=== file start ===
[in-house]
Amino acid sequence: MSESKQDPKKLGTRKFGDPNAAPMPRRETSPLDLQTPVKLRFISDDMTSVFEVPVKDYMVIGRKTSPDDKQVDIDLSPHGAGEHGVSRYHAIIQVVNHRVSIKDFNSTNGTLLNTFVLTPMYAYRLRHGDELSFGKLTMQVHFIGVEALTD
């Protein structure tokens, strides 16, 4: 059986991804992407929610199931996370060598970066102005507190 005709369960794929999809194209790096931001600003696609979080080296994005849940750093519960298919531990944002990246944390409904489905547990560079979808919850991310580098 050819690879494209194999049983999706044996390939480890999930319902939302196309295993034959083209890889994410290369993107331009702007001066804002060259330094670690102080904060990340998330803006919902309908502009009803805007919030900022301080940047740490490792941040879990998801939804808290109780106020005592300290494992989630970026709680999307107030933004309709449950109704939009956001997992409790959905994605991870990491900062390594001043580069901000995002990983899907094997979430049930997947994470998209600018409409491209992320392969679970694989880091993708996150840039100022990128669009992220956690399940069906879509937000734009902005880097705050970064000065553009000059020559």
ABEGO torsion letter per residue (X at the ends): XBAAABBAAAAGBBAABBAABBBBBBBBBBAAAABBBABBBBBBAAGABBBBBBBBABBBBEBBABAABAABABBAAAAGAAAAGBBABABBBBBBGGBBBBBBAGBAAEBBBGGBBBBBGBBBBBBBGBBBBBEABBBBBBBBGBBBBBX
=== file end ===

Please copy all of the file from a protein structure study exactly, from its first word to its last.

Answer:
[in-house]
Amino acid sequence: MSESKQDPKKLGTRKFGDPNAAPMPRRETSPLDLQTPVKLRFISDDMTSVFEVPVKDYMVIGRKTSPDDKQVDIDLSPHGAGEHGVSRYHAIIQVVNHRVSIKDFNSTNGTLLNTFVLTPMYAYRLRHGDELSFGKLTMQVHFIGVEALTD
């Protein structure tokens, strides 16, 4: 059986991804992407929610199931996370060598970066102005507190 005709369960794929999809194209790096931001600003696609979080080296994005849940750093519960298919531990944002990246944390409904489905547990560079979808919850991310580098 050819690879494209194999049983999706044996390939480890999930319902939302196309295993034959083209890889994410290369993107331009702007001066804002060259330094670690102080904060990340998330803006919902309908502009009803805007919030900022301080940047740490490792941040879990998801939804808290109780106020005592300290494992989630970026709680999307107030933004309709449950109704939009956001997992409790959905994605991870990491900062390594001043580069901000995002990983899907094997979430049930997947994470998209600018409409491209992320392969679970694989880091993708996150840039100022990128669009992220956690399940069906879509937000734009902005880097705050970064000065553009000059020559």
ABEGO torsion letter per residue (X at the ends): XBAAABBAAAAGBBAABBAABBBBBBBBBBAAAABBBABBBBBBAAGABBBBBBBBABBBBEBBABAABAABABBAAAAGAAAAGBBABABBBBBBGGBBBBBBAGBAAEBBBGGBBBBBGBBBBBBBGBBBBBEABBBBBBBBGBBBBBX